What Is Competitive Racing Like?

There are almost as many different types of racing as there are cars, so you may find an opportunity to do not only IMSA racing, SRO racing or IndyCar racing, but also rally racing, drag racing, offroad racing, endurance racing and more.

“Your racing expectations can vary greatly depending on the type of competition,” says Staub. “For example, endurance races are typically longer than a traditional ‘sprint’ race, which might last 20–40 minutes. Most endurance races also involve one or more ‘pit stops’ to add fuel and may also include a driver change. That’s because endurance races are so different than sprints, with events that can last anywhere from one hour to 25 hours.”

There’s even more that can go into an endurance event, notes Staub. “Like any other type of racing event, it is critical to stay out of trouble—don’t break the car, don’t have contact with other cars. But it becomes a bigger priority in endurance racing since the potential for ‘trouble’ increases with the number of laps. To keep the drivers fresh and ready for competition, endurance racing teams may have as many as six drivers, and the team might need to change tires, brakes, or service other items of the car during the race.”

How Do You Attract Car Racing Sponsors?

“Finding sponsors is one of the biggest challenges in all of motorsports,” says Staub. He notes that, while everyone needs sponsors, they typically aren’t attracted to a driver or a race team. “Teams and drivers that are successful with gaining sponsors for their racing program are actively reaching out to businesses that they believe would benefit from exposure to spectators or other competitors at racing events.”

Drivers and teams will utilize different strategies to bring value to their sponsors. “Graphics promoting the brand on the car and the driver’s race suit, special promotional events where the driver and/or car make an appearance at the sponsor’s company events, and hospitality events where the sponsor (and invited guests) are given the opportunity to spend time in the pit lane and garages during a race event are just some of the things teams have tried.” Staub says, “More important than anything else, race teams and drivers must find ways to bring value to companies to gain and retain sponsors that support their racing program.”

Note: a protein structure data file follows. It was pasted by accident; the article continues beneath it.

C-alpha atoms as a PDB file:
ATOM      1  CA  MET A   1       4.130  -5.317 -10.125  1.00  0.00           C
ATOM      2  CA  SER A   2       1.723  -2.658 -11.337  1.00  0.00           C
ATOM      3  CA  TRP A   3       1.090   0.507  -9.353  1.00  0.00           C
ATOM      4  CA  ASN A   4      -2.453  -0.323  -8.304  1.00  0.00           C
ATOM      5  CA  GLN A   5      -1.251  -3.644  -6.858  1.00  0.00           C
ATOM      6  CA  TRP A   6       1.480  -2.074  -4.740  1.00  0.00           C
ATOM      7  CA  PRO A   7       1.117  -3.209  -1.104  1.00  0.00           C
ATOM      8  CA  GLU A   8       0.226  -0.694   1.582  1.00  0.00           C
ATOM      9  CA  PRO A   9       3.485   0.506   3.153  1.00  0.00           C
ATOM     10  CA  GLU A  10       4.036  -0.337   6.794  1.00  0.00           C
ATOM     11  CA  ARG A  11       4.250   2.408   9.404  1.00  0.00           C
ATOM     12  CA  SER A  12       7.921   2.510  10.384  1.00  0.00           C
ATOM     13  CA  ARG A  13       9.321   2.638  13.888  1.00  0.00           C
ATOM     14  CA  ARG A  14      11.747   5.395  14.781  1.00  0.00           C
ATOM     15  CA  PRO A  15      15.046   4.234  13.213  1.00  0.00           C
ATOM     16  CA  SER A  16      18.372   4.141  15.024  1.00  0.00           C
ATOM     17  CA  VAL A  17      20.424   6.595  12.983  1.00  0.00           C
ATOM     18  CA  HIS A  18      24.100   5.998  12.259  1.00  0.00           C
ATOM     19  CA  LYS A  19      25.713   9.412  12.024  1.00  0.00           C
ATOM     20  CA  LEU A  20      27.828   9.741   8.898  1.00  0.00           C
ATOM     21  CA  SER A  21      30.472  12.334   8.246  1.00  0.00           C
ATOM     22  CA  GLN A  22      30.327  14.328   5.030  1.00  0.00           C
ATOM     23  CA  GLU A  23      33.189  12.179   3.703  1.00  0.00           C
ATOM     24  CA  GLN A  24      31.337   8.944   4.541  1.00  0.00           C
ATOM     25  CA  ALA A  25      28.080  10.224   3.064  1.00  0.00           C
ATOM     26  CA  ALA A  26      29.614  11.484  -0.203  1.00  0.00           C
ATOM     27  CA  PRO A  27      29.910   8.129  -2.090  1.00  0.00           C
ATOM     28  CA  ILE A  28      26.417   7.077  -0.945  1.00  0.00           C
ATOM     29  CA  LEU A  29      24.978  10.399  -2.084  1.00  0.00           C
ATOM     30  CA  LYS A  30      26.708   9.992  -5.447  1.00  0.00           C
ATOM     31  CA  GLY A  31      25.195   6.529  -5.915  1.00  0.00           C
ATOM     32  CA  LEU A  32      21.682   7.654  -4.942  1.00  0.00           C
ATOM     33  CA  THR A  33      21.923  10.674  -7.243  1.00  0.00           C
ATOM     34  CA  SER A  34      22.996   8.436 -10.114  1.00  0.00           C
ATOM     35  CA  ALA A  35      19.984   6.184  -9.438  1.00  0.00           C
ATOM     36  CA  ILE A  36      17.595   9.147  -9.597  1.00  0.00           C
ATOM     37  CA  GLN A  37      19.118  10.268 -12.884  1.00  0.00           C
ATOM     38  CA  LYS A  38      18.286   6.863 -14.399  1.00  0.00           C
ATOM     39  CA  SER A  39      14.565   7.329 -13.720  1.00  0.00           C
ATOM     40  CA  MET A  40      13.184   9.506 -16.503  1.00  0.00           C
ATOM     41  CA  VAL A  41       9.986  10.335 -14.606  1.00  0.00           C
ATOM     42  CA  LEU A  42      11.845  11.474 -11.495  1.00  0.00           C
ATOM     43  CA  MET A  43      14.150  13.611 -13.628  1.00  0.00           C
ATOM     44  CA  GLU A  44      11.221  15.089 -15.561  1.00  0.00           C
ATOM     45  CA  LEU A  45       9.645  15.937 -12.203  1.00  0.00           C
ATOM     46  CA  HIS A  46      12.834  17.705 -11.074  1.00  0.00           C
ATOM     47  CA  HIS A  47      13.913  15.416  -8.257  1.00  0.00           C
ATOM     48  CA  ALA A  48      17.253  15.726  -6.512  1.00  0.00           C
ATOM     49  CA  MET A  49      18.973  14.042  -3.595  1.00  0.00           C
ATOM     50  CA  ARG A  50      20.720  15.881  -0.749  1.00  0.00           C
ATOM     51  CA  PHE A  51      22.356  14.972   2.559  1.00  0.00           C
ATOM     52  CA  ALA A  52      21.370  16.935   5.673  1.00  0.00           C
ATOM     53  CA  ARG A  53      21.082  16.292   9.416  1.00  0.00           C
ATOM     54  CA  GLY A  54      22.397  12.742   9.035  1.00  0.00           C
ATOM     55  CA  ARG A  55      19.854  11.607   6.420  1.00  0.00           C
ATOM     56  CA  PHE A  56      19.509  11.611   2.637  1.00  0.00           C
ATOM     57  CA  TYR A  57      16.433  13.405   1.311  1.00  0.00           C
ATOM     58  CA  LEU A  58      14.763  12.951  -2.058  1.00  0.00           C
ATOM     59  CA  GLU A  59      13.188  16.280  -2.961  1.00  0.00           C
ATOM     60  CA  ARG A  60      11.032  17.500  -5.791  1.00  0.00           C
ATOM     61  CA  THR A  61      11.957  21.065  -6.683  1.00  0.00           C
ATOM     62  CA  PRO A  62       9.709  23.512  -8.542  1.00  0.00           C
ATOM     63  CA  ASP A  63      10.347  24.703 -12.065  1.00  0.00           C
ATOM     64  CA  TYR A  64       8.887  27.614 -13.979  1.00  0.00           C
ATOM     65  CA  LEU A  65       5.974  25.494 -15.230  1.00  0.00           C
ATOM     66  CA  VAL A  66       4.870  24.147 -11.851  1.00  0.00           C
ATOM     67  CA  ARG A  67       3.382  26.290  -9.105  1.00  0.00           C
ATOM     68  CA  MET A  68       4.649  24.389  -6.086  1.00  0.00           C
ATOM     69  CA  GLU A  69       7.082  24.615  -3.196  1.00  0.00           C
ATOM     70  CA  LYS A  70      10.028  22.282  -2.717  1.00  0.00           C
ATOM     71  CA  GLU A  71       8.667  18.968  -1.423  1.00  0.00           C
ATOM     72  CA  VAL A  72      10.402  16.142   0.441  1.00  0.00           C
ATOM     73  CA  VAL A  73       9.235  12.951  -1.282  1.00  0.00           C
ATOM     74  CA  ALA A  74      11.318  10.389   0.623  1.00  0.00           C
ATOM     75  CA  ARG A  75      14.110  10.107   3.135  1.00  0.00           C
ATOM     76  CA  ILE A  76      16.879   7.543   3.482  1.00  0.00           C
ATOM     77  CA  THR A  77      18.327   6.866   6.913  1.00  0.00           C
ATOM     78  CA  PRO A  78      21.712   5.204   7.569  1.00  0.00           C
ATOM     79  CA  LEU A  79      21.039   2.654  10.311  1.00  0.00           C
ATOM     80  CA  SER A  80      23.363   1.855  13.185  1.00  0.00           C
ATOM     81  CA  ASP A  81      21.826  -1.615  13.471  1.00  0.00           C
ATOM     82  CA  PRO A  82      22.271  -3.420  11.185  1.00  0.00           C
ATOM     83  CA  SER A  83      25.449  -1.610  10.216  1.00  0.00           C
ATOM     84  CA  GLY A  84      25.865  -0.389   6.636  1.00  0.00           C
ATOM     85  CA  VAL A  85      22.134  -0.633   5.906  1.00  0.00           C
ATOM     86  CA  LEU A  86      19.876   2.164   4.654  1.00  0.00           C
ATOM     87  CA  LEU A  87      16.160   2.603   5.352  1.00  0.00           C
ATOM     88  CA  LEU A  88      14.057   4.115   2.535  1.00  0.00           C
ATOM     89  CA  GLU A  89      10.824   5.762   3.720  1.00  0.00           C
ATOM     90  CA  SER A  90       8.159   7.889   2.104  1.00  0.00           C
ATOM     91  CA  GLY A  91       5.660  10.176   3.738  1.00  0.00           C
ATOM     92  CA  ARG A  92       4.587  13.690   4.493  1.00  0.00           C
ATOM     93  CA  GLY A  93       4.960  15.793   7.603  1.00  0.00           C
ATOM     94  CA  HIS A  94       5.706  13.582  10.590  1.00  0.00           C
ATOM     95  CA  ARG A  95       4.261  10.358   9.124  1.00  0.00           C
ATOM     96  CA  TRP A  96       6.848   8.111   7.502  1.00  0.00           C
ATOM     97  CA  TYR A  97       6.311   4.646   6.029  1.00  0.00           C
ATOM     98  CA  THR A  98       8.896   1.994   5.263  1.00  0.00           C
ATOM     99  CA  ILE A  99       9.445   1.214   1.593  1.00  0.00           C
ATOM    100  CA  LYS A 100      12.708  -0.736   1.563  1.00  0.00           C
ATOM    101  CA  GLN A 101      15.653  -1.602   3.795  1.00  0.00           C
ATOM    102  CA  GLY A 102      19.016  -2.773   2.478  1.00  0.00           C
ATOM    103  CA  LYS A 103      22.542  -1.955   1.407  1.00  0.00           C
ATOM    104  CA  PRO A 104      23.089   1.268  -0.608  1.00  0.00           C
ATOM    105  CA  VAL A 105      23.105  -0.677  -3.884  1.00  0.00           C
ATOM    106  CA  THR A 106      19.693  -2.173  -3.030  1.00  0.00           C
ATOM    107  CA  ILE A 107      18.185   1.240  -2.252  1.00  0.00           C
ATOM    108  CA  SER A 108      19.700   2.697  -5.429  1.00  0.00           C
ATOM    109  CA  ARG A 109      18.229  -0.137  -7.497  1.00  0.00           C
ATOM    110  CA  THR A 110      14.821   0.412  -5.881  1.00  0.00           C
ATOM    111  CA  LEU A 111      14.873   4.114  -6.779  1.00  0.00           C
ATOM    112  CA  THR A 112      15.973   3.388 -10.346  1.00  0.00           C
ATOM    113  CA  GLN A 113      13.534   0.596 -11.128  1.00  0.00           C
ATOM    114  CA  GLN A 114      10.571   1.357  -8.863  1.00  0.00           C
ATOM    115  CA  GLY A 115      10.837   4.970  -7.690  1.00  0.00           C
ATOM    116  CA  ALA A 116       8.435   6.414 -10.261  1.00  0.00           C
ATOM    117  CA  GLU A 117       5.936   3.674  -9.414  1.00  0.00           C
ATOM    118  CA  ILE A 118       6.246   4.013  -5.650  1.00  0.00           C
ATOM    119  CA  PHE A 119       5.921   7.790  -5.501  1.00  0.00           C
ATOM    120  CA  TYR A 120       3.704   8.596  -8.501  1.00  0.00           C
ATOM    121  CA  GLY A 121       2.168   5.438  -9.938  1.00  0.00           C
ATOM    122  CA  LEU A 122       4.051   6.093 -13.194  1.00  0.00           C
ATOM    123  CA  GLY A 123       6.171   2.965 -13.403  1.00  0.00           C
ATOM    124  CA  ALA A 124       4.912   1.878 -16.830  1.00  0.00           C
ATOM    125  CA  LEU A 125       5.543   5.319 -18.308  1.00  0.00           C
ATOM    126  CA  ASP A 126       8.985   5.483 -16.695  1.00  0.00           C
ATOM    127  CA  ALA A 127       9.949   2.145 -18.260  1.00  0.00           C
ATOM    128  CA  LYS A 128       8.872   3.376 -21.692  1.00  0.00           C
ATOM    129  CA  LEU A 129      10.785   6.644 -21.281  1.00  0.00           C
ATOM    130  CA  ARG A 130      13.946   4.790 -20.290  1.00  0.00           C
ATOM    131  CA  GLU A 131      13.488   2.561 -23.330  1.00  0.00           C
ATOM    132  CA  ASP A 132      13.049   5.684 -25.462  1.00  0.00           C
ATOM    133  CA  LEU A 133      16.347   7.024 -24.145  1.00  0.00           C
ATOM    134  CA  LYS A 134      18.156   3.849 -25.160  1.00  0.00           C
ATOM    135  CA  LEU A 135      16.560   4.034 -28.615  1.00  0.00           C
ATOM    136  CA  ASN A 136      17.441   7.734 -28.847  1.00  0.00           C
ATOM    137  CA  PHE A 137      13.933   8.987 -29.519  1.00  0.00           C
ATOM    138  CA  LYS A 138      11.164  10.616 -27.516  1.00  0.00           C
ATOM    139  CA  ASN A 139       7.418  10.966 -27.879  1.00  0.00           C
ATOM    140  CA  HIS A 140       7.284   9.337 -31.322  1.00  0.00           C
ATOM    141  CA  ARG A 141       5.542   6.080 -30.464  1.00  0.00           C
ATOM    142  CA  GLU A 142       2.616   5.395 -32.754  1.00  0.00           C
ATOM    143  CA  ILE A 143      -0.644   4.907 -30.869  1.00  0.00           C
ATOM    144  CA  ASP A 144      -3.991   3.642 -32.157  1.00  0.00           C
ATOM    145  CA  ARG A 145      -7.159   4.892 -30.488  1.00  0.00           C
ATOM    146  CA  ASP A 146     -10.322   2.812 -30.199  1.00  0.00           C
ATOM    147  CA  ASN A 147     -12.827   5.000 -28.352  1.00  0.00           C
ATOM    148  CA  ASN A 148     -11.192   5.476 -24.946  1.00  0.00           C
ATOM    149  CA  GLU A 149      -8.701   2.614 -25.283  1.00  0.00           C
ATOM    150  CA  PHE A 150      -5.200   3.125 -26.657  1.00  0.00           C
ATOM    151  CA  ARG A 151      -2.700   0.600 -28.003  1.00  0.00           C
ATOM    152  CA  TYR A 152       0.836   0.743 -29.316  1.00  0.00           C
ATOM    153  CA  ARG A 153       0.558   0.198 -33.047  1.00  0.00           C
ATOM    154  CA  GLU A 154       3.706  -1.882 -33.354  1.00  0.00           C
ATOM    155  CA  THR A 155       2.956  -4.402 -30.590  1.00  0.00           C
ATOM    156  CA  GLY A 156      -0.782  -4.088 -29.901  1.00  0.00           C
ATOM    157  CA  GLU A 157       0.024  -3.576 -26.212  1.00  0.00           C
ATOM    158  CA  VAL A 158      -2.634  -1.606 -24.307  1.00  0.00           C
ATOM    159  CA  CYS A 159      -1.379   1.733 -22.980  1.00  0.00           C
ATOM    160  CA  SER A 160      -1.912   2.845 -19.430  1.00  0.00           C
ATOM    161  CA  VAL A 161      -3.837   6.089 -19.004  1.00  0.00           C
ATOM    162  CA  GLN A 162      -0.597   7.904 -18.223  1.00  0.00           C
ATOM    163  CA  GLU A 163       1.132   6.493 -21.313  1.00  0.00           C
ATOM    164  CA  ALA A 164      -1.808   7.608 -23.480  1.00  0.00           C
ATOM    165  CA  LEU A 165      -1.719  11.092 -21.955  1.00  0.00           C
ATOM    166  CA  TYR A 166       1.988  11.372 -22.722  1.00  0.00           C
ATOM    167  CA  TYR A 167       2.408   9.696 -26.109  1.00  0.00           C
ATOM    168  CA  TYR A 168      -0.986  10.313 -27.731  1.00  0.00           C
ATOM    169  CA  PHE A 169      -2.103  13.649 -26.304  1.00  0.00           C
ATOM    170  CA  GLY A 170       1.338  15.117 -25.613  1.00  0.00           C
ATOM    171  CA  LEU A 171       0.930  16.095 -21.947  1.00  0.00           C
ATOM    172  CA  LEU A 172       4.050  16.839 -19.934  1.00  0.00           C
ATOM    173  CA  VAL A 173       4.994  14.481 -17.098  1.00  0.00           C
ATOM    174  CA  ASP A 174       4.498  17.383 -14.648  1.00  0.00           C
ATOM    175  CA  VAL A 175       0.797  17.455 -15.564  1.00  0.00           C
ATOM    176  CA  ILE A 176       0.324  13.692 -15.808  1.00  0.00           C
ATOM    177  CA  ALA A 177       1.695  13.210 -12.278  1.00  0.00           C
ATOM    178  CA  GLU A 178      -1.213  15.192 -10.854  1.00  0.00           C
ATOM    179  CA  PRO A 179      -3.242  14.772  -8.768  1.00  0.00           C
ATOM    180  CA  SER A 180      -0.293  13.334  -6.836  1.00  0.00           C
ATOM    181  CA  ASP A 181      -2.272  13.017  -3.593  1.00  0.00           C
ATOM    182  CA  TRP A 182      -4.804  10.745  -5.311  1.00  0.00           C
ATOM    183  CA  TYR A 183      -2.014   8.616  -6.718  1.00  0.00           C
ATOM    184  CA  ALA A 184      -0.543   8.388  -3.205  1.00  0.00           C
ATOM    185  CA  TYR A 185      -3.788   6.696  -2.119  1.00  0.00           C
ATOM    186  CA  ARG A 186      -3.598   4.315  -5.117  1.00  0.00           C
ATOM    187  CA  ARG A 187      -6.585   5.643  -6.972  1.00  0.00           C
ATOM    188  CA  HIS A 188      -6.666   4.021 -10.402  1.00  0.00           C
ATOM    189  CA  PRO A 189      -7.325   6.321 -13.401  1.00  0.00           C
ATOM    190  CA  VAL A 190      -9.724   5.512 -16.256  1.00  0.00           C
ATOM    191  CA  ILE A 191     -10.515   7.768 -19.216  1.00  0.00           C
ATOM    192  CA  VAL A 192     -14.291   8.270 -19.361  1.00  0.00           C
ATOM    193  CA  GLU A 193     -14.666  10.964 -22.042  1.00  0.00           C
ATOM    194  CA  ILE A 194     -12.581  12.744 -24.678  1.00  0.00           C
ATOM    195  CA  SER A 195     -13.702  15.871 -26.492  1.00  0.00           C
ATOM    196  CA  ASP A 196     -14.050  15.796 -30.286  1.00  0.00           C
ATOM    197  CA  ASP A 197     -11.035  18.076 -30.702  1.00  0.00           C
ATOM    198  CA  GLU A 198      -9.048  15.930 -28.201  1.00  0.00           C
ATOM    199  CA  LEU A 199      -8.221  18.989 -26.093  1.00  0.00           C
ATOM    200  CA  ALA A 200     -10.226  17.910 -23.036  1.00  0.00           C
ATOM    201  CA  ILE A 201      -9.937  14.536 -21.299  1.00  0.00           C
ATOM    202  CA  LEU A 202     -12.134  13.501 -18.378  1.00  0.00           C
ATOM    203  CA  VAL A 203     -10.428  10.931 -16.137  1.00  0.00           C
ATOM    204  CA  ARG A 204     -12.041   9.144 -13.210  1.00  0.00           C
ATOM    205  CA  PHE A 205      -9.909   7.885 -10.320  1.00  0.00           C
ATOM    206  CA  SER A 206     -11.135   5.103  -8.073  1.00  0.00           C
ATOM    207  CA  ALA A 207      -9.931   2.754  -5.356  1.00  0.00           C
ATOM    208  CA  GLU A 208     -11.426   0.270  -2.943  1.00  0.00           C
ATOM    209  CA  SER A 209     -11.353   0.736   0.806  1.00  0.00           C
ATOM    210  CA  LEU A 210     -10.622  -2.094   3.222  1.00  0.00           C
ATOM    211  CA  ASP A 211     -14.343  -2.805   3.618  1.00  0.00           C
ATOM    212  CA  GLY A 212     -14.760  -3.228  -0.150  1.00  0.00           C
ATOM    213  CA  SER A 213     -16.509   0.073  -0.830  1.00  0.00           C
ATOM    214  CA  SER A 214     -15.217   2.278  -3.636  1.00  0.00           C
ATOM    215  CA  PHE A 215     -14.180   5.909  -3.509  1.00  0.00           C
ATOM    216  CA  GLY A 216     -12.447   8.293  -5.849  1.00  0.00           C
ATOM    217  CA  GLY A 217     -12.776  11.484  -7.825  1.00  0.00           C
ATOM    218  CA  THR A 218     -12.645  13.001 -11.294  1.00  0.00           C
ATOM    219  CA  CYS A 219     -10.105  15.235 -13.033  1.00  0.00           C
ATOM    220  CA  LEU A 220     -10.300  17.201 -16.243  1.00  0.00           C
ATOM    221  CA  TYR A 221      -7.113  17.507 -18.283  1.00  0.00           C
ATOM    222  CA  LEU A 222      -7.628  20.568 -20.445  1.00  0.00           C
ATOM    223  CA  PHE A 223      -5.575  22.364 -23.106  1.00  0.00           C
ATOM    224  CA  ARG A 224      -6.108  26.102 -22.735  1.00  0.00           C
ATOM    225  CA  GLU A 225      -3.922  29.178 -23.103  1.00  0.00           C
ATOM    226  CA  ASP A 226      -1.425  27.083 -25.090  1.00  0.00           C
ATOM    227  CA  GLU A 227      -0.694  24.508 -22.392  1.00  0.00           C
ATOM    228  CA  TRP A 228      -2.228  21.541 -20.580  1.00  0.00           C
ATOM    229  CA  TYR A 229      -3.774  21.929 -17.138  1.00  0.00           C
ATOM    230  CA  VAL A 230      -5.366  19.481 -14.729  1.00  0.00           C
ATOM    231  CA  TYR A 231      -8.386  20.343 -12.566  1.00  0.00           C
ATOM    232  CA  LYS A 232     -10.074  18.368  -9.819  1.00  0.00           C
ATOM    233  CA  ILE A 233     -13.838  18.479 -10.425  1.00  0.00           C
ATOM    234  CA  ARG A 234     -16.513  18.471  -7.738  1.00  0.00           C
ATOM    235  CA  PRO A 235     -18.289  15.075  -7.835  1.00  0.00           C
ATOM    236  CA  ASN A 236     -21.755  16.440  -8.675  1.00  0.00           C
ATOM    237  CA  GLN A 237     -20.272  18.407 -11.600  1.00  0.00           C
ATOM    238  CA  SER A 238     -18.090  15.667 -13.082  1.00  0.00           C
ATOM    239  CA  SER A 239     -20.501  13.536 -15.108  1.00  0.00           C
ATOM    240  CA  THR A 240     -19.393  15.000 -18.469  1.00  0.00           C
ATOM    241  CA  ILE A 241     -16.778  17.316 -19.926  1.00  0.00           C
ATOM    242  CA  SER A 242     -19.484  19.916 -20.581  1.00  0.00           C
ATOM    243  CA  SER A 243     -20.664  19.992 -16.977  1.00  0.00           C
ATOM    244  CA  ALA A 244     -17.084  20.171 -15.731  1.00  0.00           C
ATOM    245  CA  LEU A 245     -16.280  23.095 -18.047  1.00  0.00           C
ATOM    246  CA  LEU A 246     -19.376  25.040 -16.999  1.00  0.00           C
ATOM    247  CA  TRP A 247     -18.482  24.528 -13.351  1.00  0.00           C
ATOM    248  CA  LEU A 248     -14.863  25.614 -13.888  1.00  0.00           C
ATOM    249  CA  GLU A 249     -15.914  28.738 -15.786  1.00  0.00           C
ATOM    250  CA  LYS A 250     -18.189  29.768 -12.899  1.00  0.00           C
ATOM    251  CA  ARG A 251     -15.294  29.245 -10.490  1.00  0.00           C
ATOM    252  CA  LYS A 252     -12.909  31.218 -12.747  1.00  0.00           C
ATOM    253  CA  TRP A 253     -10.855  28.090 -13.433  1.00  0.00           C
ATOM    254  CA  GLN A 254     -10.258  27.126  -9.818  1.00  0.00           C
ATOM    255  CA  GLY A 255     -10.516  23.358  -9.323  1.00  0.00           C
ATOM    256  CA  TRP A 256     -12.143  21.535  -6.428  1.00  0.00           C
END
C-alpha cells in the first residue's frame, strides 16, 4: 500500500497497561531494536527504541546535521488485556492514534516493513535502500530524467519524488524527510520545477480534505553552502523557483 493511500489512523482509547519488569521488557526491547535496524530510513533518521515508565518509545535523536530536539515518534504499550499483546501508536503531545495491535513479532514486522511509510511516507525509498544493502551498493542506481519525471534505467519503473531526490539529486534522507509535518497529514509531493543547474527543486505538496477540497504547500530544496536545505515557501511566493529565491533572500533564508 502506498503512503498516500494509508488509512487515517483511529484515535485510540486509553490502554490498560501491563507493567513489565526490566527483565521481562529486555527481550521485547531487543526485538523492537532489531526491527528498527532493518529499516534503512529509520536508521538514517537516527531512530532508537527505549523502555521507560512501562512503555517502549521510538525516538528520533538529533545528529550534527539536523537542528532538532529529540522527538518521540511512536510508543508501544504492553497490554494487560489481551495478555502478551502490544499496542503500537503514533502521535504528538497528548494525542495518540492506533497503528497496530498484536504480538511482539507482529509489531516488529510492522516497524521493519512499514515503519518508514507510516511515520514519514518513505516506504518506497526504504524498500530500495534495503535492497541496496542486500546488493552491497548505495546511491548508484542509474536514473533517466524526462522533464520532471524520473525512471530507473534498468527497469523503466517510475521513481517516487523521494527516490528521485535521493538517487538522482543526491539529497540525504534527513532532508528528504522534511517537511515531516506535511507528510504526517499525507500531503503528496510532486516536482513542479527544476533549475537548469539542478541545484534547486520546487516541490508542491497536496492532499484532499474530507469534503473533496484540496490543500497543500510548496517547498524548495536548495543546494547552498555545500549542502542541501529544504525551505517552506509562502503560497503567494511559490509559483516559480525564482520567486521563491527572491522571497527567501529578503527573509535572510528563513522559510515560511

How Do You Make It in the Racing Industry?

With the mystery surrounding it, the variety of paths drivers can take, and the trickiness of sponsorship support, making it in the racing industry looks tough even before you consider the driving skill needed. But Staub is optimistic.

“‘Making it’ in the racing industry can mean very different things for different people. For most car enthusiasts, ‘making it’ can be as simple as having fun participating in a handful of Autocross, HPDE, Time Trial, Club Racing or Endurance Racing events each year,” he notes.

“For others, the only way they feel they have ‘made it’ in racing is to have their life centered around this sport. However, while many want the glory of making it as a professional racing driver, there are many other ways to build a career in the racing industry. You can be a part of a race team’s crew, be an event official, build or prepare cars for competition, handle marketing and PR for a race team, or drive a race team’s truck and trailer to and from events.”

Or, like Staub, you could help motorsports enthusiasts understand and manage the risk of participating in motorsports events like HPDE, Time Trial and Autocross.